Home' Asian Aviation : AAV October 2011 Contents More flights are set to follow, with UK leisure
airline Thompson Airways planning a Birmingham-
Palma flight using a 50:50 blend of cooking oil and
kerosene, and KLM planning regular scheduled
flights between Amsterdam and Paris using a
biofuel blend. The first biofuel flight of a turboprop
aircraft – using camelina seed oil on a Porter Airlines
Bombardier Q400 – is planned in 2012, in a project
supported by the Canadian Government.
Rigorous testing has shown that biofuels can deliver
equal and even better performance than the current
fuel, but the issue is now to ensure a steady, reliable,
cost-effective and sustainable supply, ATAG says.
The fledgling aviation biofuels industry needs capital
from the investment community and incentives from
governments in order for it to get off the ground and
make it economically viable, says ATAG.
According to the industry group, there are “six easy
steps” to growing a viable aviation biofuels industry.
These are : to foster research into new feedstock
sources and refining processes; to de-risk public and
private investments in aviation biof uels; to provide
incentives for airlines to use biofuels from an early
stage; to encourage stakeholders to commit to robust
international sustainability criteria ; to understand
local green growth opportunities; and to establish
coa litions encompassing all parts of the supply chain.
Collaborative efforts are ongoing worldwide to
develop a global aviation biofuels industry, with many
countries seeing the benefit of de veloping their own,
Australia’s science agency, the Commonwealth
Scientific and Industrial Research Organisation
(CSIRO), for example, concluded recently that
establishing an economically and environmentally
beneficial bio -derived aviation fuels industry in
Australia and New Zealand is viable.
The CSIRO predicts that over the next 20 years a
sustainable aviation fuels industry in Australia and
New Zealand could cut greenhouse g as emissions
by 17 percent, g enerate more than 12,000 jobs and
reduce Australia’s reliance on aviation fuel imports by
A$2 billion (US$1.97 billion) per annum.
The ag ency says there is sufficient existing sustainable
biomass in Australia/NZ to support a local industry
to supply 46 percent of total aviation fuel needs of
Australia and New Zealand by 2020 and 100 percent
by 2050. CSIRO outlines a roadmap through to 2020,
including the establishment of the first commercial-
scale, bio -derived jet fuel refining facility in 2015.
Australian airlines are active in biofuel research and
development. Virgin Australia, for example, in July
partnered Renewable Oil, Dynamotive Energ y Systems,
Future Farm Industries Co-operative Research Centre
and GE to develop a sustainable aviation biofuel using fast
pyrolysis te chnology to process mallees – a eucalypt tree
that can be grown sustainably in many parts of Australia.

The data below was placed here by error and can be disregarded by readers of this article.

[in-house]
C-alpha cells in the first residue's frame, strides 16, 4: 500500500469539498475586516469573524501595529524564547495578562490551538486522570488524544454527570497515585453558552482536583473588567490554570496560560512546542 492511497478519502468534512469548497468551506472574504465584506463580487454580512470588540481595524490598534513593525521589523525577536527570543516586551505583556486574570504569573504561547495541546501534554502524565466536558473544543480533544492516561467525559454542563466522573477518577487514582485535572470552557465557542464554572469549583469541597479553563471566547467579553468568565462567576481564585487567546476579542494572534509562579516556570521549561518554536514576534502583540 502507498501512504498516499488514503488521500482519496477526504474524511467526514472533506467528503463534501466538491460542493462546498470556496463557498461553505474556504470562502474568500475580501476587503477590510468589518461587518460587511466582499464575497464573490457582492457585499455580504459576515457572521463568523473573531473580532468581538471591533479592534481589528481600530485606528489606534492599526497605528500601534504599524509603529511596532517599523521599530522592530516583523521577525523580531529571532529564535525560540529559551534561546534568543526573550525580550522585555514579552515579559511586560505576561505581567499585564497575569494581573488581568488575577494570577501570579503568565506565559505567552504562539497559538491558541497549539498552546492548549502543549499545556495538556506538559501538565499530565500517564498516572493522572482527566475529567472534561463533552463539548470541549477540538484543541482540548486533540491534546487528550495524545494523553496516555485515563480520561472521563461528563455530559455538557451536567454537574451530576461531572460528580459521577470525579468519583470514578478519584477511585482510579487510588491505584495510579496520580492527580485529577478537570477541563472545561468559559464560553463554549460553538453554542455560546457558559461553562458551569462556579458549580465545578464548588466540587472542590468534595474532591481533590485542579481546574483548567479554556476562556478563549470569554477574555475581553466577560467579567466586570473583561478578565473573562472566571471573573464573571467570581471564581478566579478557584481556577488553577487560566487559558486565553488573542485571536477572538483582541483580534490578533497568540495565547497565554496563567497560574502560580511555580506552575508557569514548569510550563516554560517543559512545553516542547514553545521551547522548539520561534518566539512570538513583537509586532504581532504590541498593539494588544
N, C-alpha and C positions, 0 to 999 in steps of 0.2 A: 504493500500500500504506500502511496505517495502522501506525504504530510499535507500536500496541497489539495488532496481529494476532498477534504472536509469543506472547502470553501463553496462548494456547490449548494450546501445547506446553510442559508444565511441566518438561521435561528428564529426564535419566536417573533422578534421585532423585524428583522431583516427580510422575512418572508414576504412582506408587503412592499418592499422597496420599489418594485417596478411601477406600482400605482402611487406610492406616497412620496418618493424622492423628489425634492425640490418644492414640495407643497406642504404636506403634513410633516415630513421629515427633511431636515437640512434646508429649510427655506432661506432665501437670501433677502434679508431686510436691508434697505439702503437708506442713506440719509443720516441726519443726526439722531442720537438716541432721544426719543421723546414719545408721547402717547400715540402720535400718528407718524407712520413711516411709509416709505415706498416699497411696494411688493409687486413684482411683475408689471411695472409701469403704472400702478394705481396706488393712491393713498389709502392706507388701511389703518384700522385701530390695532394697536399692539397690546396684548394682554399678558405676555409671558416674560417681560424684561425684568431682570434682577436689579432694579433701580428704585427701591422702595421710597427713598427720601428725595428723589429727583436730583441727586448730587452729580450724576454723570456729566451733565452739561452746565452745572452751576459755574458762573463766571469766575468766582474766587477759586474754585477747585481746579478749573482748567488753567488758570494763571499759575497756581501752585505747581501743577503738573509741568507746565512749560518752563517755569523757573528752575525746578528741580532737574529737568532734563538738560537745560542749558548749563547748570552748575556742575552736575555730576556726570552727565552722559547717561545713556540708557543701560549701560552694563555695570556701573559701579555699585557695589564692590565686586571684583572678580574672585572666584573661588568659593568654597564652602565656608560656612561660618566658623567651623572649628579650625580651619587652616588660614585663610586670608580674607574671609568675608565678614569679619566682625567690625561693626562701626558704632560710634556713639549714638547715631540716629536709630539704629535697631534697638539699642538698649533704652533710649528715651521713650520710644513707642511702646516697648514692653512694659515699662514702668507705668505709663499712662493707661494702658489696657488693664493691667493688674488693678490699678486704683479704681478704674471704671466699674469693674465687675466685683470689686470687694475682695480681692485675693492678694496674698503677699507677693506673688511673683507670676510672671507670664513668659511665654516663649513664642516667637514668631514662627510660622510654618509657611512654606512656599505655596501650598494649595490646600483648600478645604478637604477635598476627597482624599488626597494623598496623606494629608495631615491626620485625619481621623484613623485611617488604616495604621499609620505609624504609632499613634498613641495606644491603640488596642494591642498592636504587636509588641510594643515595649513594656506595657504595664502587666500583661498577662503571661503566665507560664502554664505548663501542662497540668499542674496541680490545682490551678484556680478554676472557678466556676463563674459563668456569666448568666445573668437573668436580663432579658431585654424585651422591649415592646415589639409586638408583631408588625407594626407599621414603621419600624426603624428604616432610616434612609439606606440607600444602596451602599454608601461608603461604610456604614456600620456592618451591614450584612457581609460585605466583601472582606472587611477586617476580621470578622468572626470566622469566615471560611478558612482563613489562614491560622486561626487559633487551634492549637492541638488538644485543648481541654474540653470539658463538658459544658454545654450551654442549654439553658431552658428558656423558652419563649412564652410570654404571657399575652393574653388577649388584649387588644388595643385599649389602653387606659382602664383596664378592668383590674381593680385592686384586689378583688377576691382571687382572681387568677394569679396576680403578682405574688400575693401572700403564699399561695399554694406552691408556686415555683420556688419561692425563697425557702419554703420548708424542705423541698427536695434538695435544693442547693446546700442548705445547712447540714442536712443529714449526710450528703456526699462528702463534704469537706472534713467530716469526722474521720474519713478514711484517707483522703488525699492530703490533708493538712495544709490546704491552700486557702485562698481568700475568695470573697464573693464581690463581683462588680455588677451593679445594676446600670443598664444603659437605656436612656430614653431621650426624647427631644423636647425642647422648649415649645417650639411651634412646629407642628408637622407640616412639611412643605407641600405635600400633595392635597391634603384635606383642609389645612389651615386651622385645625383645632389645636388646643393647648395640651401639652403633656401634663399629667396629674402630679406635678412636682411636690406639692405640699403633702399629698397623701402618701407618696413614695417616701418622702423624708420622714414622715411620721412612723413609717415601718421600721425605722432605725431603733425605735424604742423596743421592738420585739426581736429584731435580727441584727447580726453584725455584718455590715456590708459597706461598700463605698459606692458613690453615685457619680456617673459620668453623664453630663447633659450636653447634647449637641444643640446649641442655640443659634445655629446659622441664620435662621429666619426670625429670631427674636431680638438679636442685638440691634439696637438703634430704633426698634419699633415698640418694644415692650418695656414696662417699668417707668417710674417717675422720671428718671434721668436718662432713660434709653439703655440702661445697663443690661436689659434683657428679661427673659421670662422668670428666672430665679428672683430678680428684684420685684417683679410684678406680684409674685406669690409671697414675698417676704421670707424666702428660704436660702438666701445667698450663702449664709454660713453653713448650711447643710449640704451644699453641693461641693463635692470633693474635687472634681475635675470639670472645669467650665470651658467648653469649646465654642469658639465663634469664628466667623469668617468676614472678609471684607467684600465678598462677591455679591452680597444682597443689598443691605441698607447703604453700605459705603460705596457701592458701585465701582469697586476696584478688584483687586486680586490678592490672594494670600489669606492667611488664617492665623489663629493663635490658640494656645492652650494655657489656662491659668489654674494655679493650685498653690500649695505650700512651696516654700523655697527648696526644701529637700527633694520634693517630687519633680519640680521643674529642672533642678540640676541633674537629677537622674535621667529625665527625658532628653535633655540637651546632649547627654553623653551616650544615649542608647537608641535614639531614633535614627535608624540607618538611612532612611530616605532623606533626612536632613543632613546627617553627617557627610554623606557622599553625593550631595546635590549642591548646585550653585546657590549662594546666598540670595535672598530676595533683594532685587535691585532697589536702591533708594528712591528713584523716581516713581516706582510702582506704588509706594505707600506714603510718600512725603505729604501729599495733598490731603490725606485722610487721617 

The partners are finalising plans for a demonstration unit
to be operational next year and a commercial-scale plant
as early as 2014.
Virgin Australia is also involved in an aviation
biofuel research consortium headed by the University
of Queensland and including Boeing and US energ y
Australia’s largest carrier, Qantas, has teamed
with Solazyme to develop a business case for the
introduction of the US company’s a lgal-derived
sustainable fuel technology in Australia, and with
Solena Group on waste-based sustainable fuel.
In Brazil, the Brazilian Alliance for Aviation
Biofuels (ABRABA) was formed last year in
order to promote public and private initiatives to
develop sustainable aviation biof uels. A BRA BA
includes aviation, fuel technology and agricultural
companies and organisations, including aircraft
manufacturer Embraer and airlines TAM,
Azul and GOL, with the aim of integrating
the country’s efforts to de velop a local aviation
Separately, in July, Boeing announced that it
would team with Embraer and the Inter-American
Development Bank to jointly fund a sustainability
study into producing renewable jet fuel sourced
from Brazilian sugarcane.
Europe’s Airbus, meanwhile, is involved in a
Brazilian consortium with US bioenergy company
SG Biofuels, Air BP, local biofuel company Jetbio
and TAM, aimed at developing 75,000 acres of
jatropha plantations in the central west region
of Brazil for use in biokerosene for local carriers.
Production capability is planned by the end of
2013, initially supplying Sao Paulo and Rio de
Last year in China, meanwhile, the National
Energ y Administration and the US Trade and
Development Agency formed a team including
Boeing , PetroChina , Honeywell’s Green Jet
Fuel developer UOP and United Technologies,
with the aim of establishing an aviation biof uels
industry in the country. The project will include
test flights using locally sourced jatropha oil-
based biofuel in the second half of this year by
Air China .
In addition, Boeing has partnered with the
Chinese Academy of Science’s Qingdao Institute
of Bioenerg y and Bioprocess Technology on algae-
based aviation biofuel, including developing algal
growth, har vesting and processing technologies.
“From a standing start just a few years ago, the aviation
industry has embraced the concept of biofuels with
enthusiasm.” – ATAG
The CSIRO predicts that over the next 20 years a sustainable
aviation fuels industry in Australia and New Zealand could cut
greenhouse gas emissions by 17 percent.
AsianAviation | OCTOBER 2011 23
KLM was one of the first airlines to test biofuels and is continuing to do so in its SkyNRG consortium.
30/09/11 9:33 PM
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